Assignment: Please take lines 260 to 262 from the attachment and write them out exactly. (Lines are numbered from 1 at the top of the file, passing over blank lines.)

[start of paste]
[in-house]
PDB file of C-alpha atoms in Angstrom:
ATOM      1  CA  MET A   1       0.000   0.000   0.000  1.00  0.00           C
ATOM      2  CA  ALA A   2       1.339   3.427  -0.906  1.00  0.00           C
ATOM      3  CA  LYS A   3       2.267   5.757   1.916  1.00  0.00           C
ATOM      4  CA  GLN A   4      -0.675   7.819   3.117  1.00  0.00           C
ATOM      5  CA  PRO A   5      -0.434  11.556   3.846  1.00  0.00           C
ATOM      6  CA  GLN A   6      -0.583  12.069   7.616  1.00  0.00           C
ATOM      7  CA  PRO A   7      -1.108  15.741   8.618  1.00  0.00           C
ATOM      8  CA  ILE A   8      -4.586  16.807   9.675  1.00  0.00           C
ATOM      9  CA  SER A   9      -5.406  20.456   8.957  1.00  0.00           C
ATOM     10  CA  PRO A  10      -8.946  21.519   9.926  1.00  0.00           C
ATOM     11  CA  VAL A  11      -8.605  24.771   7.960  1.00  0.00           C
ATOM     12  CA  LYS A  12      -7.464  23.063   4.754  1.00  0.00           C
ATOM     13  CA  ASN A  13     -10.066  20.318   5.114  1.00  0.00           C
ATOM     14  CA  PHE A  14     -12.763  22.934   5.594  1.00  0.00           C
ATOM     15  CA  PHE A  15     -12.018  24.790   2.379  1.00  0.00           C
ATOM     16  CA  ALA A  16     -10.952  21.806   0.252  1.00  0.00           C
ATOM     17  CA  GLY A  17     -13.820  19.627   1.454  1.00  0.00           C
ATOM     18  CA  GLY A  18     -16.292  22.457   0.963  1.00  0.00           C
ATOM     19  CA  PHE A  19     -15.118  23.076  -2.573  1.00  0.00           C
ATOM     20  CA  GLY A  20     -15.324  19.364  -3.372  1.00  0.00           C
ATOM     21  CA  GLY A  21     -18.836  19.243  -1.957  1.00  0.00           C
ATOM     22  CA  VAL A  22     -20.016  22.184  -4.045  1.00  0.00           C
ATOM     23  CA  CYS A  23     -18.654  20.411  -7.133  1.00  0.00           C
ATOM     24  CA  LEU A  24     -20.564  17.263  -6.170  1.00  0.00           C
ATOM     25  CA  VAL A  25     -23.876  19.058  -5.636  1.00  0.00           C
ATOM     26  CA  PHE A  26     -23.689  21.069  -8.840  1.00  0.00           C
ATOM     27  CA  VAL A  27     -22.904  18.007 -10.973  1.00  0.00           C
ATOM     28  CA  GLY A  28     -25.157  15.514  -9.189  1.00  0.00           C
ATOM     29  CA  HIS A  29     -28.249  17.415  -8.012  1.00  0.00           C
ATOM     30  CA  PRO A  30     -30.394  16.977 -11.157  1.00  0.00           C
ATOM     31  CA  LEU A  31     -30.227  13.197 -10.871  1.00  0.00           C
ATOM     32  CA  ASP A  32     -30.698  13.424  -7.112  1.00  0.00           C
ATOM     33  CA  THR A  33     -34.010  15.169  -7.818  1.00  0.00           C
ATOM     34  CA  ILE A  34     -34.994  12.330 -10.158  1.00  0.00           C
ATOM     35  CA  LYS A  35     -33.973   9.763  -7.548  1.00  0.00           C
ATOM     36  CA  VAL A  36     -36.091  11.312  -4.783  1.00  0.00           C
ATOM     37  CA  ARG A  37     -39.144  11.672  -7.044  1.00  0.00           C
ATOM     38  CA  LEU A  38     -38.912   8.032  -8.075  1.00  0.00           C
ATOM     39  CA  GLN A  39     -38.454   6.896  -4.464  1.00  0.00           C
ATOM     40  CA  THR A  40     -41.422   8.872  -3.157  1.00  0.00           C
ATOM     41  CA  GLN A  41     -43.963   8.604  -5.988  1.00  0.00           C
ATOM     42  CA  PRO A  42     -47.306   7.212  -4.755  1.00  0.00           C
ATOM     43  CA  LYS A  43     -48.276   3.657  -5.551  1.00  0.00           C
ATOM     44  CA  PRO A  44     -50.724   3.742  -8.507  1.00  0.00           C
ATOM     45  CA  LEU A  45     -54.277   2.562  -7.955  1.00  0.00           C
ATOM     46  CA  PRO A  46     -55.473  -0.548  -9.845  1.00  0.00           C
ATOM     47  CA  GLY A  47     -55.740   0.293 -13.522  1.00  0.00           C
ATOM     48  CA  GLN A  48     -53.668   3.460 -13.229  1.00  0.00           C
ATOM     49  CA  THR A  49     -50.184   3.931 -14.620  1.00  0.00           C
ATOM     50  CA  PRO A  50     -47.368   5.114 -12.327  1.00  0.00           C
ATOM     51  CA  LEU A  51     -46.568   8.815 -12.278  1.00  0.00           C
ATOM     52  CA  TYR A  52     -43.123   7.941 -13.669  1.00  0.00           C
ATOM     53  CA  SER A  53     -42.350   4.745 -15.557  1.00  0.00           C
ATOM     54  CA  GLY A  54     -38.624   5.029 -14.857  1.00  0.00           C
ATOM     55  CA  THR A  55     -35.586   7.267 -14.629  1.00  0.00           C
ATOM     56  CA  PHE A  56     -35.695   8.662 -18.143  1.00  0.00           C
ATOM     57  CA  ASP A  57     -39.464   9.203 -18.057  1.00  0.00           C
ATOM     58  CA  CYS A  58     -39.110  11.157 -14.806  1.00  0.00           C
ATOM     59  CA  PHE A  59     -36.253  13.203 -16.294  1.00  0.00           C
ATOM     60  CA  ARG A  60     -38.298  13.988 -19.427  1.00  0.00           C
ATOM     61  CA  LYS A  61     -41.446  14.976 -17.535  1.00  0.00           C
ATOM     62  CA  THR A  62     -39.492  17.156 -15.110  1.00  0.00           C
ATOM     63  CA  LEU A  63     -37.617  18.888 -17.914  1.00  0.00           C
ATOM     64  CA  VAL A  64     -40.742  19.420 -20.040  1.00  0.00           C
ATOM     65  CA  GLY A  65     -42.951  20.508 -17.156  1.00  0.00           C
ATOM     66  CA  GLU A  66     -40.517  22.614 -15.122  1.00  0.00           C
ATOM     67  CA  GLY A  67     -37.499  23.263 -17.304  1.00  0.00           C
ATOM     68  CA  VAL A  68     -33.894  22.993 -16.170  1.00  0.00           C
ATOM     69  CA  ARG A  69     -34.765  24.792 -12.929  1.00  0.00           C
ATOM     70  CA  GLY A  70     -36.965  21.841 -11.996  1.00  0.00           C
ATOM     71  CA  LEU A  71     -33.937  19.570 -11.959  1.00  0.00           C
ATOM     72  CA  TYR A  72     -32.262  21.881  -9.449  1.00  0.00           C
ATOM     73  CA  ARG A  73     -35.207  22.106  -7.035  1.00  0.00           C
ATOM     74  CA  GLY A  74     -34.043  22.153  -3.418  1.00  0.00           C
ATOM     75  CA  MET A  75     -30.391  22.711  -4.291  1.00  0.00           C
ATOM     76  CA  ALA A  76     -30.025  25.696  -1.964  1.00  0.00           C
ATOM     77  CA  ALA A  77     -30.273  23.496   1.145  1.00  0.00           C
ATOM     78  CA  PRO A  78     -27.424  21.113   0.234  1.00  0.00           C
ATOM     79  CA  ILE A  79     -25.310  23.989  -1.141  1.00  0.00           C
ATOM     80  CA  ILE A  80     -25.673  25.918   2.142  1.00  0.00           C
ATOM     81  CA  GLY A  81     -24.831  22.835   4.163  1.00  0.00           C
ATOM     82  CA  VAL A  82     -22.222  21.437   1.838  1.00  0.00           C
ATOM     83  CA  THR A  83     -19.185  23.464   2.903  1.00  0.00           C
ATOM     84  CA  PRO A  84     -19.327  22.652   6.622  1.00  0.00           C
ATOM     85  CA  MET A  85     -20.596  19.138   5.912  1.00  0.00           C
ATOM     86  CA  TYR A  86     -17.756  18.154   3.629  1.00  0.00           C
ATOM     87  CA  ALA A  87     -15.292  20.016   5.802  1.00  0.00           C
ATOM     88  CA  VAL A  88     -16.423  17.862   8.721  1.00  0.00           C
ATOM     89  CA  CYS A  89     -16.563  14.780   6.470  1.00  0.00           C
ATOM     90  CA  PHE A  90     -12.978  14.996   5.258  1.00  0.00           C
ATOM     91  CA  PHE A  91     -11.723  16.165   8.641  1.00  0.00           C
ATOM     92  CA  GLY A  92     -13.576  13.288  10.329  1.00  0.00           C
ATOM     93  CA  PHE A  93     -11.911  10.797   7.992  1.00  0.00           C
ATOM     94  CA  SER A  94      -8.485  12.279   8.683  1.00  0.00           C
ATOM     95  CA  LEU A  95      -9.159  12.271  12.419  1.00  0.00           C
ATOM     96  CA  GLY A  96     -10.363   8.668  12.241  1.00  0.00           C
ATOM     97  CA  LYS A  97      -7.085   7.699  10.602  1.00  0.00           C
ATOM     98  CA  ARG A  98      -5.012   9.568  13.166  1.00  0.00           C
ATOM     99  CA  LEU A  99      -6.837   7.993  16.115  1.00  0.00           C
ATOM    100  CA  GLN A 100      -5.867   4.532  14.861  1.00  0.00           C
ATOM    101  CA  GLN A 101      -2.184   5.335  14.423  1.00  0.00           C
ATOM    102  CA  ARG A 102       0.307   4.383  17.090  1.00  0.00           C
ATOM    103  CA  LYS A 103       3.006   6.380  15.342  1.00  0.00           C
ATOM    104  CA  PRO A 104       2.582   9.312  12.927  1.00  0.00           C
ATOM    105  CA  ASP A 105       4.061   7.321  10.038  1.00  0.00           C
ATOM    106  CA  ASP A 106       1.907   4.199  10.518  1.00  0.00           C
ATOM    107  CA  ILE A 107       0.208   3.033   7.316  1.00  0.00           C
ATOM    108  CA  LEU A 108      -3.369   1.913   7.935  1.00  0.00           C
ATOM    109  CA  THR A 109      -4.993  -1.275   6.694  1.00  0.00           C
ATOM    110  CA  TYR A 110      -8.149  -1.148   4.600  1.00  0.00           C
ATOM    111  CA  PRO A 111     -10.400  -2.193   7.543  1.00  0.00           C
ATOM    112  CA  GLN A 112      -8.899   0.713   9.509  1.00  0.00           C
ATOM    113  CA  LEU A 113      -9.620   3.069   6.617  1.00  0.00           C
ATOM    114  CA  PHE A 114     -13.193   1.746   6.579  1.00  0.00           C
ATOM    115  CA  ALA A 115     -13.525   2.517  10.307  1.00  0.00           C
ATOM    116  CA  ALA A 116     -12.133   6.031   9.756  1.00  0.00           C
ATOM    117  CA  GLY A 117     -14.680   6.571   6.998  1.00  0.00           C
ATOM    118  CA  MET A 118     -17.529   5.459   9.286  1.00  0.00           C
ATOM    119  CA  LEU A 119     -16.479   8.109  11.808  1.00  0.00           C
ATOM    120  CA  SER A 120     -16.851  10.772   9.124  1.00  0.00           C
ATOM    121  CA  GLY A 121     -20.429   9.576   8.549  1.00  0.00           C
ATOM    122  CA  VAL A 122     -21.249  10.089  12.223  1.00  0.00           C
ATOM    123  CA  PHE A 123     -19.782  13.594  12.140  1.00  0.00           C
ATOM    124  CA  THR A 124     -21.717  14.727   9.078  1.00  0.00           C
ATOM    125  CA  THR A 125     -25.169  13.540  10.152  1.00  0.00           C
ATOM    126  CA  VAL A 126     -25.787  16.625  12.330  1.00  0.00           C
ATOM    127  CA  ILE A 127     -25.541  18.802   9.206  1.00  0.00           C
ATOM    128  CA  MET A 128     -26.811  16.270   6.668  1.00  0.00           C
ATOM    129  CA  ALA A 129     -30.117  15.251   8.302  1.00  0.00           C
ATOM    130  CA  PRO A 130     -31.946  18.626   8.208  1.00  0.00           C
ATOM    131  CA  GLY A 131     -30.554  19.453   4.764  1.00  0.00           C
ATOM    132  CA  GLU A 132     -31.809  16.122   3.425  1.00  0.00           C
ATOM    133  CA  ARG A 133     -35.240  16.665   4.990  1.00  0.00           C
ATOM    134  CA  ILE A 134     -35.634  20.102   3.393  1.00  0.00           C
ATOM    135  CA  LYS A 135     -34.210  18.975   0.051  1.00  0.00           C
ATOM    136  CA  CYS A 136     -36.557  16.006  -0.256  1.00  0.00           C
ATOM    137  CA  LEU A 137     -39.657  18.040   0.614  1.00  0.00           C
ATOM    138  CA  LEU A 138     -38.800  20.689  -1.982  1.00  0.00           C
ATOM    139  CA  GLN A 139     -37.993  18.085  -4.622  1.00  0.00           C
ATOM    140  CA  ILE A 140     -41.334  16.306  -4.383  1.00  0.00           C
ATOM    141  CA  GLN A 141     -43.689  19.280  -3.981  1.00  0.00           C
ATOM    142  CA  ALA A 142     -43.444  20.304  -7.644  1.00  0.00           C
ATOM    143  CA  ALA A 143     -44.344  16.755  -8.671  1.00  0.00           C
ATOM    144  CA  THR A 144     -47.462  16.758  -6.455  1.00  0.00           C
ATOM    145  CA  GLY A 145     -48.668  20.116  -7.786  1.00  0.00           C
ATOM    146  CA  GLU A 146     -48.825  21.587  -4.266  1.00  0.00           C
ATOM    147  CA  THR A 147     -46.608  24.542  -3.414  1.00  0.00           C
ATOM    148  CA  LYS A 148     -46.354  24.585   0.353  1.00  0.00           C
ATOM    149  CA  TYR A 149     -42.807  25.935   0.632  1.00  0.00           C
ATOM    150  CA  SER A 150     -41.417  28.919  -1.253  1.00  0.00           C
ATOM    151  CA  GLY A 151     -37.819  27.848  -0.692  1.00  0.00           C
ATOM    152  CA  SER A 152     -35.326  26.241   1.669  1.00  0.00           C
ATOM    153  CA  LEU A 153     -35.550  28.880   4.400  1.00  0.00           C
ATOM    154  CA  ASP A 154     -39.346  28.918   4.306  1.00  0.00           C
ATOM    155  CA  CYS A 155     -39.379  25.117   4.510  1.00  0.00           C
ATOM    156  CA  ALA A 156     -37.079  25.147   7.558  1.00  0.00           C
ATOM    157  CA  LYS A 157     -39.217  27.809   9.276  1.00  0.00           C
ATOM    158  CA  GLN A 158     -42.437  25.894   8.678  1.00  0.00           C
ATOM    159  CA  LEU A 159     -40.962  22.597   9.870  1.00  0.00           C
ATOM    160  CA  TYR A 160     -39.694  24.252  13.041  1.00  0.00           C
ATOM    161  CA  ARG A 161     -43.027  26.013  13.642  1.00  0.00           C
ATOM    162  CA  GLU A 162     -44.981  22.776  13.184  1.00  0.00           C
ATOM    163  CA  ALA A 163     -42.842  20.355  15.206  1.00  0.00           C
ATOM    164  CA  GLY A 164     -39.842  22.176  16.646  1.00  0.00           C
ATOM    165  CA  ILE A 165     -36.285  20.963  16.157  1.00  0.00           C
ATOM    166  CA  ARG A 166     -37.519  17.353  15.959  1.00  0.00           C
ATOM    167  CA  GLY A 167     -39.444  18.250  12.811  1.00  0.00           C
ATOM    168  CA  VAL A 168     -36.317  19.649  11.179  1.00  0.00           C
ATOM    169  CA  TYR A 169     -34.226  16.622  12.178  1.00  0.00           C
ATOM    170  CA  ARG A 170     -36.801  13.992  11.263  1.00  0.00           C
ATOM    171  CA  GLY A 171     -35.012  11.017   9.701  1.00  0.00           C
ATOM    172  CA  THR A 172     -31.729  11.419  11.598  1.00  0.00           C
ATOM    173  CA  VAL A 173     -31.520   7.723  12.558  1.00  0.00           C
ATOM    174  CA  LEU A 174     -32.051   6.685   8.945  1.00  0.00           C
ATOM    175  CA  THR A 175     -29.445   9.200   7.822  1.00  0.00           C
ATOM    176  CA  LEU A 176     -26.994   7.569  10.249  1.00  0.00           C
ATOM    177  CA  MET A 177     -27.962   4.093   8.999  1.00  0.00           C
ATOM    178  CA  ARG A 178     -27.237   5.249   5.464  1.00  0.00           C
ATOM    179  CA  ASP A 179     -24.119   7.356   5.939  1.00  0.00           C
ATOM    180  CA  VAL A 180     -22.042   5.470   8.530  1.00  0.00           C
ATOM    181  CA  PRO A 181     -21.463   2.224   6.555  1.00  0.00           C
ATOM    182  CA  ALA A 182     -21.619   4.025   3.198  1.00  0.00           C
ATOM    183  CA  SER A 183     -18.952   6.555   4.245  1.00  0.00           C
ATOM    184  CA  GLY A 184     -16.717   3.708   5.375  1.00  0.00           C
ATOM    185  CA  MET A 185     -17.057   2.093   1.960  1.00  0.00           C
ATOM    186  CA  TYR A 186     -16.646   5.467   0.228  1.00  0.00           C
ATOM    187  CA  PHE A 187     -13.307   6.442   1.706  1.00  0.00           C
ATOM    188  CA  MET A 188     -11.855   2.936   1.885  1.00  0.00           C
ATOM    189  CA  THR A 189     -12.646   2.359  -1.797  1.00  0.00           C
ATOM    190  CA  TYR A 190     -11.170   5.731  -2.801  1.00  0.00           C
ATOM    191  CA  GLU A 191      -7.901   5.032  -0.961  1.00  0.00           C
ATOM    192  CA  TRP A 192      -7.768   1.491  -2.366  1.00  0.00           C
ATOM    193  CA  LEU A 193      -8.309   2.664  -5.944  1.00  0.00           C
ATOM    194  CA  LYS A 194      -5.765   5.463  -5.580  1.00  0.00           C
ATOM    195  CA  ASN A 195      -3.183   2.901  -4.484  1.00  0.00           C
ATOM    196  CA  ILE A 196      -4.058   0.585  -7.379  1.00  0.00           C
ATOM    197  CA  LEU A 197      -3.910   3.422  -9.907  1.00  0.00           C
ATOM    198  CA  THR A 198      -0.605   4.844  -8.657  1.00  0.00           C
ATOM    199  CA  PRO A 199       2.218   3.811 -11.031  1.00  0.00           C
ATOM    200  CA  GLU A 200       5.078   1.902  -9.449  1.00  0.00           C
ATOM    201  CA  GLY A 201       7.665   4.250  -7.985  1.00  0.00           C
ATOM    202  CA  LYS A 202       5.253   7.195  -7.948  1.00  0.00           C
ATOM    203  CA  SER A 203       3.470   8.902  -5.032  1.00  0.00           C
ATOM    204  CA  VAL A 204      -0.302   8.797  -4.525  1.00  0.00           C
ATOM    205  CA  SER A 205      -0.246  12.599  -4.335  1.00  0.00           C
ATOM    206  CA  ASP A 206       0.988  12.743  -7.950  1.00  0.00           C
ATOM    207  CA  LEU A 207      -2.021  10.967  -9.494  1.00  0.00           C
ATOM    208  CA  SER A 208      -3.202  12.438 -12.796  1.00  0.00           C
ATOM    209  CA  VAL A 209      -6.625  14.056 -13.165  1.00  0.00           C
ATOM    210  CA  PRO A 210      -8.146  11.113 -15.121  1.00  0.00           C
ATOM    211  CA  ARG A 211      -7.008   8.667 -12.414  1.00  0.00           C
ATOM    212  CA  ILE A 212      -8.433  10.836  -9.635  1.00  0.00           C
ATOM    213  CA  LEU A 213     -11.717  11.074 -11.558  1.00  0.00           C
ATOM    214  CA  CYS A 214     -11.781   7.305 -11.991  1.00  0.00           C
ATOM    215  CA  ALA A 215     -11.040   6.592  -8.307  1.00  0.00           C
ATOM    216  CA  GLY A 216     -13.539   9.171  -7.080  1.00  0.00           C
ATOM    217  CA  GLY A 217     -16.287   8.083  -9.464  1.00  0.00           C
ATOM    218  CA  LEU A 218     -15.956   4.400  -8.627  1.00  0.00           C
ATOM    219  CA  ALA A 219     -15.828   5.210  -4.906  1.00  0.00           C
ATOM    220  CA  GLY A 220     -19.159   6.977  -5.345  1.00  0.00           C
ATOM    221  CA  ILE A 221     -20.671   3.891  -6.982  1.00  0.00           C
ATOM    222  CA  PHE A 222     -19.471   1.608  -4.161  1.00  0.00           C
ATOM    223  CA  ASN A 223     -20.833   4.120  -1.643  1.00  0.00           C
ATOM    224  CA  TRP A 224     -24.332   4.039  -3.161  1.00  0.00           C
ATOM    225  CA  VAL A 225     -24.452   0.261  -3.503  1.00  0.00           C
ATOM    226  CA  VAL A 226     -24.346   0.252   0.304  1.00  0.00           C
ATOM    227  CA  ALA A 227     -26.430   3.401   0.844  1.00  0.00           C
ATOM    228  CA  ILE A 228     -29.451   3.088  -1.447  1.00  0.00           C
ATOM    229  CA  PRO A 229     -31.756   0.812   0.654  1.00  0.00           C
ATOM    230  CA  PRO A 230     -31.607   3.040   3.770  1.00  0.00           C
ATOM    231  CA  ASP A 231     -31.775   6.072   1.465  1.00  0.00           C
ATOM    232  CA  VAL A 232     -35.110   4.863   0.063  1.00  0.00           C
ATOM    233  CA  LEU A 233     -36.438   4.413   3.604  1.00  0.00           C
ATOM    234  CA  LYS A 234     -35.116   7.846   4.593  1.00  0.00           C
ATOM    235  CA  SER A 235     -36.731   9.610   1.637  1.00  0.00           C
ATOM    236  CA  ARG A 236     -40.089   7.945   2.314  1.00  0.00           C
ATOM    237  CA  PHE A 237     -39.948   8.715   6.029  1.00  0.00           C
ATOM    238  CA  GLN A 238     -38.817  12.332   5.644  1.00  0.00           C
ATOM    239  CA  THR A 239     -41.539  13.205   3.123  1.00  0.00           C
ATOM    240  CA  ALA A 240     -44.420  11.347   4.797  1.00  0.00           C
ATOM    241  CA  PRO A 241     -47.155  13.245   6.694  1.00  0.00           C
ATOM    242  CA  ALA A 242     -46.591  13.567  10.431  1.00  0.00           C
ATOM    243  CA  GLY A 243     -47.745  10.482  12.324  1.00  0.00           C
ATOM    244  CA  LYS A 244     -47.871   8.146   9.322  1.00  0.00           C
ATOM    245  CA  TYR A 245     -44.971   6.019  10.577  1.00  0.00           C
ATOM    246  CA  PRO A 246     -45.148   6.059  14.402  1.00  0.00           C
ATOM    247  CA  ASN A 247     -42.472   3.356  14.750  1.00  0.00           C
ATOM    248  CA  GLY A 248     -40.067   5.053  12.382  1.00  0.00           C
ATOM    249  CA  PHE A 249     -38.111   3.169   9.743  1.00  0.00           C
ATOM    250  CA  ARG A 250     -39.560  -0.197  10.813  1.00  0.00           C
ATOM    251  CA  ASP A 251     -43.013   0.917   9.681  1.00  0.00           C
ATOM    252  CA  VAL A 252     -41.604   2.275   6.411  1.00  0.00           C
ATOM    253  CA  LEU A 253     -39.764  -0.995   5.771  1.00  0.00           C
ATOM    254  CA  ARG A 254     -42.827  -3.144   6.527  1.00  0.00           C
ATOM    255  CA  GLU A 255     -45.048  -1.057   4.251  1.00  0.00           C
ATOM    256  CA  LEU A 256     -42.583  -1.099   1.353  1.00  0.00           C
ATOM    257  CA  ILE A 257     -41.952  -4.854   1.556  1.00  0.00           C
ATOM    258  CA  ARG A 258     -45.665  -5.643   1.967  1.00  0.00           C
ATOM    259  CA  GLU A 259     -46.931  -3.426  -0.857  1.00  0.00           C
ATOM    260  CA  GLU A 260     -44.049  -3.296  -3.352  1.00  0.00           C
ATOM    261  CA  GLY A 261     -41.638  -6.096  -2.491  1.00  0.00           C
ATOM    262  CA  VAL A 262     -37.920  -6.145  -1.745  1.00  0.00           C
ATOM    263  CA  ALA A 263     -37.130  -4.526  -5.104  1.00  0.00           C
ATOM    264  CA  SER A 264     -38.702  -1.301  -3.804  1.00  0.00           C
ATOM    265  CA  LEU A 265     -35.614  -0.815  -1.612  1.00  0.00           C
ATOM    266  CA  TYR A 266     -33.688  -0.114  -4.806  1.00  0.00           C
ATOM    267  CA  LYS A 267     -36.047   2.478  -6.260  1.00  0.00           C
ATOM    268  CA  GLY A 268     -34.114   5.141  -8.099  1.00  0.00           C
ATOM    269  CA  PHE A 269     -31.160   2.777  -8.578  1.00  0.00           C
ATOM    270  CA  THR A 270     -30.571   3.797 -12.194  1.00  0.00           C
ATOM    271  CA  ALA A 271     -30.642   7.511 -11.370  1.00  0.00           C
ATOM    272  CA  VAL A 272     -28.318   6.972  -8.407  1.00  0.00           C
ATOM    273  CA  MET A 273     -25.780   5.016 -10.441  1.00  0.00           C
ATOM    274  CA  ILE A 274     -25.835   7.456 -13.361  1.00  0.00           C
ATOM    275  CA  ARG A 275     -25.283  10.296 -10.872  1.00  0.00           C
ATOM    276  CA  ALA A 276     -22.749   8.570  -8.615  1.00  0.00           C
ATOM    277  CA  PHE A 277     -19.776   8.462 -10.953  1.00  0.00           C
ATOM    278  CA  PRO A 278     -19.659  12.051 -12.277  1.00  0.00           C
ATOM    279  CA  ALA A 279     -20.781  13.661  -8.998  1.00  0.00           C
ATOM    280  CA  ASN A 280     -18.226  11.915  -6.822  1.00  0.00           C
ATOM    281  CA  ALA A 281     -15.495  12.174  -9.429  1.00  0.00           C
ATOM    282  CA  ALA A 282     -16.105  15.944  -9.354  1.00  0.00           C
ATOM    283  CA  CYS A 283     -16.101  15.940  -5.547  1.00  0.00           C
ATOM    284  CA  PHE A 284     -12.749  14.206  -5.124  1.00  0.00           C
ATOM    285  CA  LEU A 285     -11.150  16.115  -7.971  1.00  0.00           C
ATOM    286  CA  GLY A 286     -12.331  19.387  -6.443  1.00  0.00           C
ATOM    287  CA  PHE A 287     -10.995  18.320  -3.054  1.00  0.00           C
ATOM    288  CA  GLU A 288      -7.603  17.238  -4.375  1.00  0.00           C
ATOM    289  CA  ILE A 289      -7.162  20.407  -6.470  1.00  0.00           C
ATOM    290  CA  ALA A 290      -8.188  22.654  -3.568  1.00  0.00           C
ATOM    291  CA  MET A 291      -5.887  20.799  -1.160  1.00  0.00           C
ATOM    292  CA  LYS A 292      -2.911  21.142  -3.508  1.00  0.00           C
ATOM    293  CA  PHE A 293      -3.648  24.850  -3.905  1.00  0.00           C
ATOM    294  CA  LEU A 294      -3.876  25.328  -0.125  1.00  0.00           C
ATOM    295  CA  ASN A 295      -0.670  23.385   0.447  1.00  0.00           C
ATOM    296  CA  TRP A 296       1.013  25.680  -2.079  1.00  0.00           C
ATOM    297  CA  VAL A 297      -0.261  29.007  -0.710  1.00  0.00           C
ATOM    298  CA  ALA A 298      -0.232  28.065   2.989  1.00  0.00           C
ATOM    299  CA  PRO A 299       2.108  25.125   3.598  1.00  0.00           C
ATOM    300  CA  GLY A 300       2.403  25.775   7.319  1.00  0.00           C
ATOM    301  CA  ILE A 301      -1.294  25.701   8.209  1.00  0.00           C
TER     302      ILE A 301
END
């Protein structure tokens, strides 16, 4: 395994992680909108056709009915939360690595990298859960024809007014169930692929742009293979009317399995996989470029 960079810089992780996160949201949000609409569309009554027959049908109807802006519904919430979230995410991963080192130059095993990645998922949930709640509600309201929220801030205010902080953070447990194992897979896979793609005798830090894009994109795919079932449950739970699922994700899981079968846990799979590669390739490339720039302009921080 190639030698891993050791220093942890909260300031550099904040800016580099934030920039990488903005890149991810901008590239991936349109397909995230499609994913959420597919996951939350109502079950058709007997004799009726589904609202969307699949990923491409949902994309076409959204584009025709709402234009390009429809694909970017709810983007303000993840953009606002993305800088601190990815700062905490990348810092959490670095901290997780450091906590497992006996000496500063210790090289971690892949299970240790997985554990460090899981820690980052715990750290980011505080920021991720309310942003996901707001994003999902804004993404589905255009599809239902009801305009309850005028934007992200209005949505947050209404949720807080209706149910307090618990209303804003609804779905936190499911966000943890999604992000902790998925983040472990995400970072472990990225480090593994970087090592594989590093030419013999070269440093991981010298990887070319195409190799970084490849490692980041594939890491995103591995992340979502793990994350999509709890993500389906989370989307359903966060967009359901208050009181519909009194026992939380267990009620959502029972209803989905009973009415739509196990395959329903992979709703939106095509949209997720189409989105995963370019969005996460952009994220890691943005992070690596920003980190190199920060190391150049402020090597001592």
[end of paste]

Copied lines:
ATOM    258  CA  ARG A 258     -45.665  -5.643   1.967  1.00  0.00           C
ATOM    259  CA  GLU A 259     -46.931  -3.426  -0.857  1.00  0.00           C
ATOM    260  CA  GLU A 260     -44.049  -3.296  -3.352  1.00  0.00           C